Only that I started finding some tests that were randomly failing, specially when the cache of test results had been already brought into the filesystem cache in the board. After a lot of scratching my head, I came to realize that the Etnaviv kernel driver was trying to submit up to 4 jobs at the same time to the hardware, if userspace was fast enough to enqueue that many jobs before the previous ones had finished.

There is a kernel module parameter to set the number of jobs that are submitted to the hardware at any given point, and setting that to 1 took me back to rock solid test results, which is an absolute need for keeping the driver author's sanity.

Next steps

I have quickly added support for a lot of new operations and parameter combinations and the code is not as clean as I would like, in part due to the need for some refactoring.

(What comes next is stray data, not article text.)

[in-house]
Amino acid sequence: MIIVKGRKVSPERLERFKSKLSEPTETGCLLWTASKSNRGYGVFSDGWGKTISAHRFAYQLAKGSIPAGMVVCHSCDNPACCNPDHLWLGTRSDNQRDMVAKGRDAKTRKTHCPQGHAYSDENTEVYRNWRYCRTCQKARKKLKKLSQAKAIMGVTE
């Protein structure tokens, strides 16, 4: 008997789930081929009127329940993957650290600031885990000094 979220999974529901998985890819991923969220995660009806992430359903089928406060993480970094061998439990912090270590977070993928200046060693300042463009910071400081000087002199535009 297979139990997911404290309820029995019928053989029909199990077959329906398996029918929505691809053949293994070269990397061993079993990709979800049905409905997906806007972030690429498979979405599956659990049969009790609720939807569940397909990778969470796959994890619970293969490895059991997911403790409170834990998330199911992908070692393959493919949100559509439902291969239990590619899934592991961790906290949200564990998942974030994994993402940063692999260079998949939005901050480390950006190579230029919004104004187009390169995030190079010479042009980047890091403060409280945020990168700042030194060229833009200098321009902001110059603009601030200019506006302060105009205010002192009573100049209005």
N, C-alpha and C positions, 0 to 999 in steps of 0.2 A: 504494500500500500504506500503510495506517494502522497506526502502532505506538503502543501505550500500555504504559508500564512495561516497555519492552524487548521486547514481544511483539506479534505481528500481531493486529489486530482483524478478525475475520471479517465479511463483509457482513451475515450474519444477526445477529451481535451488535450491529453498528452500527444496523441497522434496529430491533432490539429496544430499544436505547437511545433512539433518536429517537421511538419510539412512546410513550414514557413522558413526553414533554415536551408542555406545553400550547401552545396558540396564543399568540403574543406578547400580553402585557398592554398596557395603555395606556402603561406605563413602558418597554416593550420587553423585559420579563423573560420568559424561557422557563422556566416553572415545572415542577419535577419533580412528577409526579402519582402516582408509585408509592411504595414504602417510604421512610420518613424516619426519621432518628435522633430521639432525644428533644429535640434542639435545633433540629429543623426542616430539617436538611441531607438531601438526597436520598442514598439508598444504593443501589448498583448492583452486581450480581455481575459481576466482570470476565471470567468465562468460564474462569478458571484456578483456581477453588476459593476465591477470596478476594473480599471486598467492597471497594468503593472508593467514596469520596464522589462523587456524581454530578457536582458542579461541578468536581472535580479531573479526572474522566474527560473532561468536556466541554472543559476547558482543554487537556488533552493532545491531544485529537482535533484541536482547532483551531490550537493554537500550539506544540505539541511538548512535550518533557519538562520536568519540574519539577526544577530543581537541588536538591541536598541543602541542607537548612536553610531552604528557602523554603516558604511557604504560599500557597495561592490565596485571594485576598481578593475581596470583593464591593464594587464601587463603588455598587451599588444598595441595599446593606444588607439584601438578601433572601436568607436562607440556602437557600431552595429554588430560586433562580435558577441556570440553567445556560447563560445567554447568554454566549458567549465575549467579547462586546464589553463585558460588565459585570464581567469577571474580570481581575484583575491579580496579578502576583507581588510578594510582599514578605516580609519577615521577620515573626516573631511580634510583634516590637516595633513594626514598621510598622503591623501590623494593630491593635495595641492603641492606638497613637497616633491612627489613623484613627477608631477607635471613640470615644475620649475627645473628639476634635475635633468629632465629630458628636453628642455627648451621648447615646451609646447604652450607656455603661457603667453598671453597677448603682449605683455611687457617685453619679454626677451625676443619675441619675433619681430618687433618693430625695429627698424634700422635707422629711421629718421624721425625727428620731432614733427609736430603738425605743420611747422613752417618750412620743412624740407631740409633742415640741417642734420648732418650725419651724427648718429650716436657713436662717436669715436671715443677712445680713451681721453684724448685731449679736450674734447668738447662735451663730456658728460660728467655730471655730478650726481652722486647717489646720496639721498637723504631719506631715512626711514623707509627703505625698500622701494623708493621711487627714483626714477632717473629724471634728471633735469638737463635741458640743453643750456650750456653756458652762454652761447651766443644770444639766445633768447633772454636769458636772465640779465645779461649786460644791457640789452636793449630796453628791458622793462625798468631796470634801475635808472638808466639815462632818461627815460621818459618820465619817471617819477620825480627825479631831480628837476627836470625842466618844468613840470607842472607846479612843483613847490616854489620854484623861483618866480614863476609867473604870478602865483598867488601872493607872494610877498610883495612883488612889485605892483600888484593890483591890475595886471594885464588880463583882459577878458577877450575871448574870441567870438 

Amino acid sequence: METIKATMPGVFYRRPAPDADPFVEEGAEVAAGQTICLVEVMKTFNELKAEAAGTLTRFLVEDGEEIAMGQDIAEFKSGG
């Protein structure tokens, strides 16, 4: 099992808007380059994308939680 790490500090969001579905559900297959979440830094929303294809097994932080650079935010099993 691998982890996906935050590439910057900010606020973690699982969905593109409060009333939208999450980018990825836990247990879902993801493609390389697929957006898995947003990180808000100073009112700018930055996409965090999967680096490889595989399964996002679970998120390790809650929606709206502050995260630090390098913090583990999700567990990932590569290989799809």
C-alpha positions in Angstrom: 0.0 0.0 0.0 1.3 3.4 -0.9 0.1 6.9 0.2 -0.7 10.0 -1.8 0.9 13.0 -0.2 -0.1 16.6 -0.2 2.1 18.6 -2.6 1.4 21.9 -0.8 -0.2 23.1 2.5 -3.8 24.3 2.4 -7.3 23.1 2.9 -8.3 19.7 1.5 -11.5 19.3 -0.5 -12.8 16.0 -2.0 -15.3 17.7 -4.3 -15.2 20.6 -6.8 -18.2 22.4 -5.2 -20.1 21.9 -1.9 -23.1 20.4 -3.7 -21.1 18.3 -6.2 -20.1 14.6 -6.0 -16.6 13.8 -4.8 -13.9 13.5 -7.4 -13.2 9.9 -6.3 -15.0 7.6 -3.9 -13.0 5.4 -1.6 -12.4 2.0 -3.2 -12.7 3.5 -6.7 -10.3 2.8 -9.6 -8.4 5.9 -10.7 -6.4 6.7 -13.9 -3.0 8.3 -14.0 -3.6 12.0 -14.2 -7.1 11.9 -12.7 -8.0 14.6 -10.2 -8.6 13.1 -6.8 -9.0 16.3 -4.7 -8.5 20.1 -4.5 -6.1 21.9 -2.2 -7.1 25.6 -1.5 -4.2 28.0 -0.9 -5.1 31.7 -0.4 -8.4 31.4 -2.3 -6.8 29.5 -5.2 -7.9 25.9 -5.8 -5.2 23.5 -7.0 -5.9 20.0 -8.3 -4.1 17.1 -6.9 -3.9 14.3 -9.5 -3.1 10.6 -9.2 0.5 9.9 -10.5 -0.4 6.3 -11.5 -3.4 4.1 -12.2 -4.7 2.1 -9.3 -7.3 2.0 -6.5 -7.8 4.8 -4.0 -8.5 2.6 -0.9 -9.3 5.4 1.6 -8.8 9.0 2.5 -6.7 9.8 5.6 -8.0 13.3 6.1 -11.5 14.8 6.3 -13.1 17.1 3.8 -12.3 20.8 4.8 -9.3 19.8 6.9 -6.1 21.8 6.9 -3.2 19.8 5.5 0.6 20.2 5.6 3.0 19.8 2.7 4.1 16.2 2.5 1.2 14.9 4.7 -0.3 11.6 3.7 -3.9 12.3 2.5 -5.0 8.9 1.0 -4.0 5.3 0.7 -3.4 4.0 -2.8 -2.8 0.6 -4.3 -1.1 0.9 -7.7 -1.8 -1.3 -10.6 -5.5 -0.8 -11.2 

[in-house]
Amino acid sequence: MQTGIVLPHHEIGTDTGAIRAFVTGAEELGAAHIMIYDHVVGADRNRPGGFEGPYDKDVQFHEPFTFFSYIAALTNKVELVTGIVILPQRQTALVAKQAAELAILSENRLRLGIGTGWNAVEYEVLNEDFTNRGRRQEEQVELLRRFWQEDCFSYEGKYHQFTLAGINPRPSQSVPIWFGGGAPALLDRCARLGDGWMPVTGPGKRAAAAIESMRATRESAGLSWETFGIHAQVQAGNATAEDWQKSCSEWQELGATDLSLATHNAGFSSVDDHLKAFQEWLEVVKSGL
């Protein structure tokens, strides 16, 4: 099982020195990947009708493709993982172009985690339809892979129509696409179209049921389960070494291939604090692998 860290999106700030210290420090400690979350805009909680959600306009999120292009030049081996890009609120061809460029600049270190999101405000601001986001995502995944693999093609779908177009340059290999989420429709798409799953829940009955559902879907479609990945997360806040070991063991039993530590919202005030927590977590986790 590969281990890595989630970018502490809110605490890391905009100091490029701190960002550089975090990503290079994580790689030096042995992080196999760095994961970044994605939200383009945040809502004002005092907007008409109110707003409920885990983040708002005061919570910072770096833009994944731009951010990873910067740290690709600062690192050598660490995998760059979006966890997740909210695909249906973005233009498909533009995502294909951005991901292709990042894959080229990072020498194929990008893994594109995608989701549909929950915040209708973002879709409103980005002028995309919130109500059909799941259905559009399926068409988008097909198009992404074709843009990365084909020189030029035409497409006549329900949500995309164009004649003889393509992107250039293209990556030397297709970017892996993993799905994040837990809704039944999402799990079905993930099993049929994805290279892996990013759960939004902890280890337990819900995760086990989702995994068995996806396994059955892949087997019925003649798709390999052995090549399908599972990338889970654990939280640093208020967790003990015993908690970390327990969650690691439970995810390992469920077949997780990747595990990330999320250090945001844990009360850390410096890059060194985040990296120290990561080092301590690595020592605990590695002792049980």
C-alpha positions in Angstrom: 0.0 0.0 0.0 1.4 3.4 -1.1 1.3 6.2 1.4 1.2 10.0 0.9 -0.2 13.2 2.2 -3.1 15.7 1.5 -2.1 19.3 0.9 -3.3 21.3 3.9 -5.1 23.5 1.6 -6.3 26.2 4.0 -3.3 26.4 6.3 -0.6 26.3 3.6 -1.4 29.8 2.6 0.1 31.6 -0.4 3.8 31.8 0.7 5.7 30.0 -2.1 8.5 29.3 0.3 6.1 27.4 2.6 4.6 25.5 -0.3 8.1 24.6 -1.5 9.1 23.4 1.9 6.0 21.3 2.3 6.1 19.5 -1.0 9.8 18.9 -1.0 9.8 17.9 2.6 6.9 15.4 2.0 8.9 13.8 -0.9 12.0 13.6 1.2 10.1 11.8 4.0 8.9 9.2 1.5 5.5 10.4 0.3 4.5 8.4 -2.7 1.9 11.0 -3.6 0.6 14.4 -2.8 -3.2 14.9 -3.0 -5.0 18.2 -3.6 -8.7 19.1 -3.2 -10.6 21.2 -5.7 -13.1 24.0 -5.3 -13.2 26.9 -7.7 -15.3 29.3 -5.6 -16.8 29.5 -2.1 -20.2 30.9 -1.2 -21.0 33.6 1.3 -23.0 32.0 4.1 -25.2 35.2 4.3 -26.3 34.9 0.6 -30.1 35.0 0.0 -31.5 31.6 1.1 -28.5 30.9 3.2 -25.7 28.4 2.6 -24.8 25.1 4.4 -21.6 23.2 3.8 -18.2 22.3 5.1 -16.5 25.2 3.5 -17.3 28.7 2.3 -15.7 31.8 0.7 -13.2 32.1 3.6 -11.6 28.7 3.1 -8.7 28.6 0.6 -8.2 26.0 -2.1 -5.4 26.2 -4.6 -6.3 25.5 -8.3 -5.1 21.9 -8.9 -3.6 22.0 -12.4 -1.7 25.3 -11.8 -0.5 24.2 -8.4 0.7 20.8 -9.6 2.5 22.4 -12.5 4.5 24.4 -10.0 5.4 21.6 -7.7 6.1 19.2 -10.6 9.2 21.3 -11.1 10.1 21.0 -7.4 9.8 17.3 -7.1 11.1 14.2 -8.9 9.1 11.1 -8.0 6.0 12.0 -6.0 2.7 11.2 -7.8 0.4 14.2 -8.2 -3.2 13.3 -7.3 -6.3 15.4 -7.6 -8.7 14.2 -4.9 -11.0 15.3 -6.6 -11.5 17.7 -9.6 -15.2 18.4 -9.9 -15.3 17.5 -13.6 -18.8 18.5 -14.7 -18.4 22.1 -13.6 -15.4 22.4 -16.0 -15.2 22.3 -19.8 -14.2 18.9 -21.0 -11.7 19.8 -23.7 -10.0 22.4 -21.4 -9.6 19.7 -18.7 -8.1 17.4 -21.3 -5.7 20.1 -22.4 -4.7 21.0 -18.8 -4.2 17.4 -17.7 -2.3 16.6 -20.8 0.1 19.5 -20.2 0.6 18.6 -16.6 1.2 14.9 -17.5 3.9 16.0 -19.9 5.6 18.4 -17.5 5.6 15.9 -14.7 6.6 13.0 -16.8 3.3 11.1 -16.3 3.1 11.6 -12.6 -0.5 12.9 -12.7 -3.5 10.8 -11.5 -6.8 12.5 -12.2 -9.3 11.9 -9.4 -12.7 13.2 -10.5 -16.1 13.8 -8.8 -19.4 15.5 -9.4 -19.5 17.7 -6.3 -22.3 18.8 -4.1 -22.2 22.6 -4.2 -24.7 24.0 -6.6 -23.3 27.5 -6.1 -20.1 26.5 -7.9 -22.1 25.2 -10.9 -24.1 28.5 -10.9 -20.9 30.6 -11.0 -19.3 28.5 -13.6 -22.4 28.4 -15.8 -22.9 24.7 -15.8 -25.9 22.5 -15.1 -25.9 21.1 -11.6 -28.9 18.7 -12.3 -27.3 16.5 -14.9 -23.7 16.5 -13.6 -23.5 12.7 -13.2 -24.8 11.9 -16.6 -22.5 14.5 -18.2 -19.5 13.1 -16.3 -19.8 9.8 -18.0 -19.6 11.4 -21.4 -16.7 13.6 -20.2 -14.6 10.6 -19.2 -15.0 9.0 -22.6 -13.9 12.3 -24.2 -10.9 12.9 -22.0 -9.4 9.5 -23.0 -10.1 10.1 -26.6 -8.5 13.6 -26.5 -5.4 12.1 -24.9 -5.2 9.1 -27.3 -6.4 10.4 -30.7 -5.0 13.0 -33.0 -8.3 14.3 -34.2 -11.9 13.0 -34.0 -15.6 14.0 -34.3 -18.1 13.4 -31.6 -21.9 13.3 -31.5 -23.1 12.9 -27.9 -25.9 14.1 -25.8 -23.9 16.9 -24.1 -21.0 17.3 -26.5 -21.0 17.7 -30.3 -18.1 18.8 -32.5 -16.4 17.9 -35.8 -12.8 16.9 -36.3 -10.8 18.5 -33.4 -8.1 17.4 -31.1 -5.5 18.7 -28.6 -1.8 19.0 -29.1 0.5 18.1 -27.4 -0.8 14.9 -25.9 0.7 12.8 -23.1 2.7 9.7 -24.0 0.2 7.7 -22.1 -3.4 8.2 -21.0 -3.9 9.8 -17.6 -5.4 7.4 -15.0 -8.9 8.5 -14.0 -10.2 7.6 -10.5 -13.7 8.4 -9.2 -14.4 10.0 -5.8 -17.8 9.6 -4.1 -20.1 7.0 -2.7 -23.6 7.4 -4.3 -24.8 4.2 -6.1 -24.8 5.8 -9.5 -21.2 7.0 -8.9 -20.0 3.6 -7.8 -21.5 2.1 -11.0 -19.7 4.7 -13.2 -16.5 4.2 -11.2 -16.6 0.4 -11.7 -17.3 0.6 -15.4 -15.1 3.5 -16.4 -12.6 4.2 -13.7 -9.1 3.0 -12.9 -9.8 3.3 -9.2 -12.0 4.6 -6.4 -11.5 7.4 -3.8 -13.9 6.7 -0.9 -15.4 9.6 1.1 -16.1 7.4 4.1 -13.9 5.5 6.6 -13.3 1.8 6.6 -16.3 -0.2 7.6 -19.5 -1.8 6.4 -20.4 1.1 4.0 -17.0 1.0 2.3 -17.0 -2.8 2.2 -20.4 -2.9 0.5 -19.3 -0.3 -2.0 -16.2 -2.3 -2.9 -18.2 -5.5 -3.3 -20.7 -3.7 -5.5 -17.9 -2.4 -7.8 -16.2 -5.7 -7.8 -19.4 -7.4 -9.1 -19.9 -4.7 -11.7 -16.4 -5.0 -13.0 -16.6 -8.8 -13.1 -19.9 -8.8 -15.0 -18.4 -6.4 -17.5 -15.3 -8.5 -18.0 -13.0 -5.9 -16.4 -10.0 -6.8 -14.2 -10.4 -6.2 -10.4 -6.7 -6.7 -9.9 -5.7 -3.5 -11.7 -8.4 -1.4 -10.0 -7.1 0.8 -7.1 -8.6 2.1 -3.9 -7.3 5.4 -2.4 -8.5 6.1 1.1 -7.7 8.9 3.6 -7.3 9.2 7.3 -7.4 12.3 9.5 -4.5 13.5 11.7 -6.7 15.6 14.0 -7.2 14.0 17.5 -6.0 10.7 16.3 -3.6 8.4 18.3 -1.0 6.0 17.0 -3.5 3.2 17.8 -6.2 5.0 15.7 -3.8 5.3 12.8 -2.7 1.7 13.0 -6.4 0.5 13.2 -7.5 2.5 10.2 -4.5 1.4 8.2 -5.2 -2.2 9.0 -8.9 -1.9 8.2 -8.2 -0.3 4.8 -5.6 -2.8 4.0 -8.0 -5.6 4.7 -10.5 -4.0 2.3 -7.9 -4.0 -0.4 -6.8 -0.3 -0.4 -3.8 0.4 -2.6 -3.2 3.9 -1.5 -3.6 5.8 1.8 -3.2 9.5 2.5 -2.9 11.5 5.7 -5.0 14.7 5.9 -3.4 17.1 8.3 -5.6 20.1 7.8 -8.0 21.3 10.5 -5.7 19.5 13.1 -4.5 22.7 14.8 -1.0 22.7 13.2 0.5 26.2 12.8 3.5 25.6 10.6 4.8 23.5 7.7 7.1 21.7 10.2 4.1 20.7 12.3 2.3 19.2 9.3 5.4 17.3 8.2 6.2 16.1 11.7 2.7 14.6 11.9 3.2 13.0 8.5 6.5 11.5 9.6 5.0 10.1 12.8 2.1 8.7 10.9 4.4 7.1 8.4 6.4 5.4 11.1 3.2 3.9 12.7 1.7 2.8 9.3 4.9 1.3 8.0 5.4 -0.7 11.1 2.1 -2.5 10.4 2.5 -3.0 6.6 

So in the next days I will be investing some time in cleaning things up, and afterwards will move to more operations in MobileDet.


Friday, November 17, 2023

Etnaviv NPU update 11: Now twice as fast!

Progress

 
This update's highlight is that last week I finally got the TP jobs working, which allows us to make the tensor manipulation in the HW, removing 18ms from the tensor preprocessing. We can currently use them for transposing tensors from the format that TensorFlow prefers to that which the HW expects and the other way around, and for lowering strided convolutions to regular ones.
 
This makes our image classification benchmark twice as fast, as expected:

tomeu@arm-64:~/mesa$ ETNA_MESA_DEBUG=ml_msgs python3.10 classification.py -i grace_hopper.bmp -m mobilenet_v1_1.0_224_quant.tflite -l labels_mobilenet_quant_v1_224.txt -e libteflon.so
Loading external delegate from build/src/gallium/targets/teflon/libteflon.so with args: {}
Running the NN job took 13 ms.
0.866667: military uniform
0.031373: Windsor tie
0.015686: mortarboard
0.007843: bow tie
0.007843: academic gown
time: 15.650ms